|scientific name Aphelia alleniana |
common name Wide-stripe Leafroller
A wide variety of habitats.
Late June to mid July.
The forewing is light brown with fine darker brown reticulations throughout. Occasionally there is some faint darker brown shading between reticulations in the median and postmedian areas most noticeable along the costa. The male lacks a costal fold. The hindwing is dull greyish-brown and slightly darker towards the anal angle.
The larva is light green with a dark green dorsal stripe and has scattered fine white setae with pale bases. There are fine black markings on the green prothoracic shield and less so on the yellow head capsule (MacKay 1962; Chapman & Lienk 1971). It is very similar to A. koebelei and they can be separated by characters of the male genitalia (Obraztsov 1959).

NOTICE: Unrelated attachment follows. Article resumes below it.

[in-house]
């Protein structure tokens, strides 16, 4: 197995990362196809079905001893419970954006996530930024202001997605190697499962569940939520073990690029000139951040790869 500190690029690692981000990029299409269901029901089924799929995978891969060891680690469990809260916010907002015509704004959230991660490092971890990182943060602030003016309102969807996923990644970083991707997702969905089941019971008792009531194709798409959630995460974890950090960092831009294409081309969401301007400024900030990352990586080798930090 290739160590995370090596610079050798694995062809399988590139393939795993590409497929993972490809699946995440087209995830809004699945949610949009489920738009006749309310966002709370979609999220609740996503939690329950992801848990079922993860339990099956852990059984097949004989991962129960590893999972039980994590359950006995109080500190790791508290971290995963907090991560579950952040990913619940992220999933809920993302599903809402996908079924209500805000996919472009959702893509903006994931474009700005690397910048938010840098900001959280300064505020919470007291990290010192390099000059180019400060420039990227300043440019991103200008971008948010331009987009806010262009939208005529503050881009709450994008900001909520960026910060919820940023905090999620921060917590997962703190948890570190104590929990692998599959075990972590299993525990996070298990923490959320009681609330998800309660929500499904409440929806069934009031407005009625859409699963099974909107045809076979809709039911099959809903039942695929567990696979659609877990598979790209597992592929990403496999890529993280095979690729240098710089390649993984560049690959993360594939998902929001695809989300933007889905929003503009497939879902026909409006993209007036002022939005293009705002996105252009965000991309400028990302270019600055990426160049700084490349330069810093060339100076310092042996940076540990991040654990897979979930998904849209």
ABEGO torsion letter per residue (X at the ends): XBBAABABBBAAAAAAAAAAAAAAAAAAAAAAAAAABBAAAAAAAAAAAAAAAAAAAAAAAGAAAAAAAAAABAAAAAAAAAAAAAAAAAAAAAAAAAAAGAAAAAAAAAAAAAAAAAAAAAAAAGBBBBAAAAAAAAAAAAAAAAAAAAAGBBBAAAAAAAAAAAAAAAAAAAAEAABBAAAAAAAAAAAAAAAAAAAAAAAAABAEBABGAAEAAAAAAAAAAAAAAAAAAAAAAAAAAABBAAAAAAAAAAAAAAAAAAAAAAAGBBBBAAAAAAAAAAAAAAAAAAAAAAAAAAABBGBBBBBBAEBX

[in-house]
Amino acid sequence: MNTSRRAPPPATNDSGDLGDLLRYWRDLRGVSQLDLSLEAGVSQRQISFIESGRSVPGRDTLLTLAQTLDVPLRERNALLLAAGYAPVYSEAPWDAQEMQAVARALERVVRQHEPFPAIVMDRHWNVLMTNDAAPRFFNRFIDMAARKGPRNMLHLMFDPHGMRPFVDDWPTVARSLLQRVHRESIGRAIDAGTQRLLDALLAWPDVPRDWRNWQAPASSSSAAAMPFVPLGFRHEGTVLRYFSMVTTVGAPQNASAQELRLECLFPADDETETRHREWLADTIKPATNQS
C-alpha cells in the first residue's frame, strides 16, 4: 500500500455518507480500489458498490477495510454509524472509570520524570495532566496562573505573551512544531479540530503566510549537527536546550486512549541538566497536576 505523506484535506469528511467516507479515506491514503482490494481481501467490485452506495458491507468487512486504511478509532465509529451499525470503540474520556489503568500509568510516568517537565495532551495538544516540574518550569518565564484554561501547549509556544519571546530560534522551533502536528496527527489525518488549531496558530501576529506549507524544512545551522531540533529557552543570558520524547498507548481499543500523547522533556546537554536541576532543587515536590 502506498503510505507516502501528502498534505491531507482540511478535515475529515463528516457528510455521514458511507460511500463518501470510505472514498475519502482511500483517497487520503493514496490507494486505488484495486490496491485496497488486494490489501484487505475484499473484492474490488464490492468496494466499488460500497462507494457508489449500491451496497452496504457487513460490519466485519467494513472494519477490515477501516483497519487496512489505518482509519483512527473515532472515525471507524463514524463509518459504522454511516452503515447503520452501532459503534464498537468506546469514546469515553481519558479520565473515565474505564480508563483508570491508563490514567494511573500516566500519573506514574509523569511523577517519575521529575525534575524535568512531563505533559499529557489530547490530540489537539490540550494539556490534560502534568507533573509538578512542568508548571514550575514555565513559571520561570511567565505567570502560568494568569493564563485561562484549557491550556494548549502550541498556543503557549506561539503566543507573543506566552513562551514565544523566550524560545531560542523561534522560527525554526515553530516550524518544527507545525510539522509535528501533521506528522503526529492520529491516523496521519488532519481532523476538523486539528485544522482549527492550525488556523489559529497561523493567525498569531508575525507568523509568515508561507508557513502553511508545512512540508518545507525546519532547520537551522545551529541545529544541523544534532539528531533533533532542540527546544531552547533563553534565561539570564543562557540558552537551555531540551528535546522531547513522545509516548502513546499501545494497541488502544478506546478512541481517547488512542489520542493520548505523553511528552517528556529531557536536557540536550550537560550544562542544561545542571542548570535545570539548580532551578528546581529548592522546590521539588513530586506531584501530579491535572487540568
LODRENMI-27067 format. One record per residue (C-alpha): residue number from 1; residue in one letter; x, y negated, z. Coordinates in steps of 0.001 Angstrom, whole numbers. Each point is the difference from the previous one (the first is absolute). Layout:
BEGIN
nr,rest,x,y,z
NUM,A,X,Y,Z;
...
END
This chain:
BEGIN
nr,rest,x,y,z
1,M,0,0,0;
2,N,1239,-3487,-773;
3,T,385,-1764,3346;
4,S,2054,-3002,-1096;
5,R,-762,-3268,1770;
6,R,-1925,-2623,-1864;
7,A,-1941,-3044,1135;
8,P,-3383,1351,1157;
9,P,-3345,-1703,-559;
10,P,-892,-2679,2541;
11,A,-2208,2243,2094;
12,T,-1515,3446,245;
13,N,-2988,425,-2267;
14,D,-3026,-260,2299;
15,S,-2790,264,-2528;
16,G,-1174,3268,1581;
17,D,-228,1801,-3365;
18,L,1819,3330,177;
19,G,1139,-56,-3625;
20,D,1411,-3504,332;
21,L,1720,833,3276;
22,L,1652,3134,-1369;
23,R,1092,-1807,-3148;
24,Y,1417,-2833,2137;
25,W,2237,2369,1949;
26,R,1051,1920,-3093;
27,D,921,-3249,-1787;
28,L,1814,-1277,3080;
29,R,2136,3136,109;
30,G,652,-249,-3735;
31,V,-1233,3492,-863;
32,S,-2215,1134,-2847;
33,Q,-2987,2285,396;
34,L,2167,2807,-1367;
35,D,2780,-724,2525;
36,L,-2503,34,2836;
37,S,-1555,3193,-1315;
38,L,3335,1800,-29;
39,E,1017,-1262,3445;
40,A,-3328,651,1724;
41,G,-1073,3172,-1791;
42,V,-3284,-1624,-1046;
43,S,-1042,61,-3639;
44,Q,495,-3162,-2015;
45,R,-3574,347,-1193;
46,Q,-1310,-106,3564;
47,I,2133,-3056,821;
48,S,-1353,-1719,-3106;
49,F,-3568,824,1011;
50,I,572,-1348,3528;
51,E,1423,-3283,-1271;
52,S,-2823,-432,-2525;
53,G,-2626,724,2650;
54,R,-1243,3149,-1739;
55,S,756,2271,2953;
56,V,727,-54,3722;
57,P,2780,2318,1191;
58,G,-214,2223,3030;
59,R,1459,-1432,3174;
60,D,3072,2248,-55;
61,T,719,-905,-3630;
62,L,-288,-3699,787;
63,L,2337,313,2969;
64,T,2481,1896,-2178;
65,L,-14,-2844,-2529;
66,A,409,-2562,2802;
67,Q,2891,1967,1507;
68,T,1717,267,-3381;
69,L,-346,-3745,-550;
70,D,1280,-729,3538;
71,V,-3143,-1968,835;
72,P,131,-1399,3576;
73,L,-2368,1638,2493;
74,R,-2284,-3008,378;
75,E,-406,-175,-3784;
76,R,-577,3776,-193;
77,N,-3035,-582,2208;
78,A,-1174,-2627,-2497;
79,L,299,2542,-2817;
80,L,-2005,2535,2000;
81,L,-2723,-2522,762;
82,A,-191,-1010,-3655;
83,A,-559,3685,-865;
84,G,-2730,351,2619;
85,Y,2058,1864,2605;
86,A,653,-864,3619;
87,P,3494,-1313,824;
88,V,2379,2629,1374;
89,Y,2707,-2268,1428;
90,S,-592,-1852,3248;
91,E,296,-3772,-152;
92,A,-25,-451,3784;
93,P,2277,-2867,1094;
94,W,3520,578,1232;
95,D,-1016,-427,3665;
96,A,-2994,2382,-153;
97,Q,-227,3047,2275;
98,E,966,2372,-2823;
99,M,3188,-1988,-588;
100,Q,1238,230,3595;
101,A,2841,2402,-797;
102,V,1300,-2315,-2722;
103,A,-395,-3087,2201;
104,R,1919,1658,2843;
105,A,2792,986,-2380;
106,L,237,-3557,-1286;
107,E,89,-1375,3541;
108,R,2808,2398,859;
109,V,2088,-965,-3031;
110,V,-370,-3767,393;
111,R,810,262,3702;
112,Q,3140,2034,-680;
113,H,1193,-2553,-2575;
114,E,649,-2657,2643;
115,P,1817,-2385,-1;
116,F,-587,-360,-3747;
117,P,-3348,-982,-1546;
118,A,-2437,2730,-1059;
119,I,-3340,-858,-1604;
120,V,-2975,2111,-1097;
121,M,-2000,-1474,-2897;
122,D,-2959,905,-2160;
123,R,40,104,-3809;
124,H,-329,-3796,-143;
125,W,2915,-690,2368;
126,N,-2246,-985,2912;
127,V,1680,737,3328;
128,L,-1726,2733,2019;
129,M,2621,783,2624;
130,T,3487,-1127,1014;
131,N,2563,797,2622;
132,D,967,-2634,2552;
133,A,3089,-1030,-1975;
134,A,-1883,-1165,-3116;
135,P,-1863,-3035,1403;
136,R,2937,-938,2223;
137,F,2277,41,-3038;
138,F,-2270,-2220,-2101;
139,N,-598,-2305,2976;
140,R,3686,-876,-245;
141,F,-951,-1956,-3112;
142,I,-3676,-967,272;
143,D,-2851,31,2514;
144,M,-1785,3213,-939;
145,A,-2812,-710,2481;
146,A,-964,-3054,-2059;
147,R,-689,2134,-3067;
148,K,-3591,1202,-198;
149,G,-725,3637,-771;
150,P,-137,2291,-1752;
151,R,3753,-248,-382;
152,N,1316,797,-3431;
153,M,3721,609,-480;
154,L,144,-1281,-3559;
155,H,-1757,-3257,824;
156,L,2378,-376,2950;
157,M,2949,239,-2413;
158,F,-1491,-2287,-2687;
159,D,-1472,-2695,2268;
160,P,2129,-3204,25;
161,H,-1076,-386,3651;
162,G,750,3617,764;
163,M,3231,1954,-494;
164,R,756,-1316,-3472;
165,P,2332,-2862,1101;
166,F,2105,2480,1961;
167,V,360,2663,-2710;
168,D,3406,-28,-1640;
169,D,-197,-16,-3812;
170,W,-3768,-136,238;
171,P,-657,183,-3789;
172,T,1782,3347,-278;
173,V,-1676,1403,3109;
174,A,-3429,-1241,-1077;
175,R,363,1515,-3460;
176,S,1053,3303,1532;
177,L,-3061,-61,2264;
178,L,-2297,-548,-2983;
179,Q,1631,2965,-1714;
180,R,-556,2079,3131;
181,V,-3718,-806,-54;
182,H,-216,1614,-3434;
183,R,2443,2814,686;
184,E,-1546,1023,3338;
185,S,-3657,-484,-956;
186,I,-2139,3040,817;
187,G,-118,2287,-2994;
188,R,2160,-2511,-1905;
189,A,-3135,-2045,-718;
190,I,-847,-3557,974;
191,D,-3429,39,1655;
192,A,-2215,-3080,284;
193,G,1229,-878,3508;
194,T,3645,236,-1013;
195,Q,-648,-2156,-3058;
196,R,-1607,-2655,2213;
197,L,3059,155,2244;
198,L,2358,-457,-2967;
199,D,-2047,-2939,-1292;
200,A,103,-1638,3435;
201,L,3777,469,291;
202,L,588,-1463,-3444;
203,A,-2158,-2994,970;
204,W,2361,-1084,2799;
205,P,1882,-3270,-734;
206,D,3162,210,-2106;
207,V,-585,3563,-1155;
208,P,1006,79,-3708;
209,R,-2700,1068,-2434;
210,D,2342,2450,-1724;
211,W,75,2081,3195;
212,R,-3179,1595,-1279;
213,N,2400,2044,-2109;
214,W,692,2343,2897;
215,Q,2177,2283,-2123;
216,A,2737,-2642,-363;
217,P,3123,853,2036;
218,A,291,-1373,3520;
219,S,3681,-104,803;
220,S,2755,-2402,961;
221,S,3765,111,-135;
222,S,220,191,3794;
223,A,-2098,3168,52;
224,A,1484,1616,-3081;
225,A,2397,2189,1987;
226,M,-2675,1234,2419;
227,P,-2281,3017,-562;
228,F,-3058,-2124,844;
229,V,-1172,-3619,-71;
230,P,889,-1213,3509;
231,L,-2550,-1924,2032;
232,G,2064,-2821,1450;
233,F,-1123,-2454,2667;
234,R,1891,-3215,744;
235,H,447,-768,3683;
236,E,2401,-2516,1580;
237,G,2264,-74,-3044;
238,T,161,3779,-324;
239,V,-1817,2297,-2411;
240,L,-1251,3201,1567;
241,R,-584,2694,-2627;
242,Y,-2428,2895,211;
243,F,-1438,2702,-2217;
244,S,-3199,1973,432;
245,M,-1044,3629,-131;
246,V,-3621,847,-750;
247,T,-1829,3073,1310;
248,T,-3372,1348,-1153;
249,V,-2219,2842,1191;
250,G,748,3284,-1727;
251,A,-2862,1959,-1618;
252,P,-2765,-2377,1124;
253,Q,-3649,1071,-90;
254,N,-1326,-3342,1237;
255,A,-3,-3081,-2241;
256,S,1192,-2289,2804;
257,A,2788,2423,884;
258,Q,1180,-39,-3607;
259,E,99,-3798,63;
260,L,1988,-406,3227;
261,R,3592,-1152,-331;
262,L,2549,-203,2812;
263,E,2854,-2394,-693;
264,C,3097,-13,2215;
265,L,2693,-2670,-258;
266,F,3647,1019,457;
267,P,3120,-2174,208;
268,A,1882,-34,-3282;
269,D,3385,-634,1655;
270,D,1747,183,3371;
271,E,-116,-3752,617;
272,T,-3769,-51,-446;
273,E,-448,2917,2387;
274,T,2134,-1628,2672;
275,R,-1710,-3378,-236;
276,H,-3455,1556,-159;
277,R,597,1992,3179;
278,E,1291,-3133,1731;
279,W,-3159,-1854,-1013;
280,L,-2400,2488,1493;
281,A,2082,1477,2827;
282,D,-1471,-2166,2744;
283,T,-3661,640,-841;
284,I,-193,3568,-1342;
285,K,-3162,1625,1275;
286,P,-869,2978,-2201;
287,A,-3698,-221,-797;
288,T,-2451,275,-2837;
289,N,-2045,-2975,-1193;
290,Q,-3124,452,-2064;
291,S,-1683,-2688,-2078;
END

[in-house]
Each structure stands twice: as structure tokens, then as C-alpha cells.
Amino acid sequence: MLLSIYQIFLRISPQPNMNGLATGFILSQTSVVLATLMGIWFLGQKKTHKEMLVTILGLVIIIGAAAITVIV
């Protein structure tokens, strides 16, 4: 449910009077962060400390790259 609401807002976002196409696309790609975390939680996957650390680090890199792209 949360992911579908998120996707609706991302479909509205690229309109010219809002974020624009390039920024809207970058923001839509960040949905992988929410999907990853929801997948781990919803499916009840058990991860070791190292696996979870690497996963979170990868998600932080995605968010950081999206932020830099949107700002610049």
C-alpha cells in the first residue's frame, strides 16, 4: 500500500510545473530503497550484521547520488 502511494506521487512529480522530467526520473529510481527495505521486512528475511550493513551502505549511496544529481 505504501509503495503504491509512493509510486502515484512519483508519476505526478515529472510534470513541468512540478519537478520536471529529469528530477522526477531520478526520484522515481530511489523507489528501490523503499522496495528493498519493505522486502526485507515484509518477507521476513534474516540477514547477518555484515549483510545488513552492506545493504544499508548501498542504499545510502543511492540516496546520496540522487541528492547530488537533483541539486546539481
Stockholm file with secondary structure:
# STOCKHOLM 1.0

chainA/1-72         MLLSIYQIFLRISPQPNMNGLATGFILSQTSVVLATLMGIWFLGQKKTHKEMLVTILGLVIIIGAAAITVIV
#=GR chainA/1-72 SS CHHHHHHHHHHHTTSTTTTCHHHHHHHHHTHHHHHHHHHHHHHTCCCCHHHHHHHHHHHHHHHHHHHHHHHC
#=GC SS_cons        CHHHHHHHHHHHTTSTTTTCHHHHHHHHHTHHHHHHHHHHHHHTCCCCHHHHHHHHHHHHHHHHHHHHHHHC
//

Eggs are laid in elongate bunches and the third instar larva overwinters in a folded leaf (Chapman & Lienk 1971).
Probably of no concern.
Primarily herbaceous plants, but the larva frequently migrates to deciduous and coniferous woody plants (Chapman & Lienk 1971).
Throughout Canada as far north as Alaska and as far south as the border states (Obraztsov 1959).
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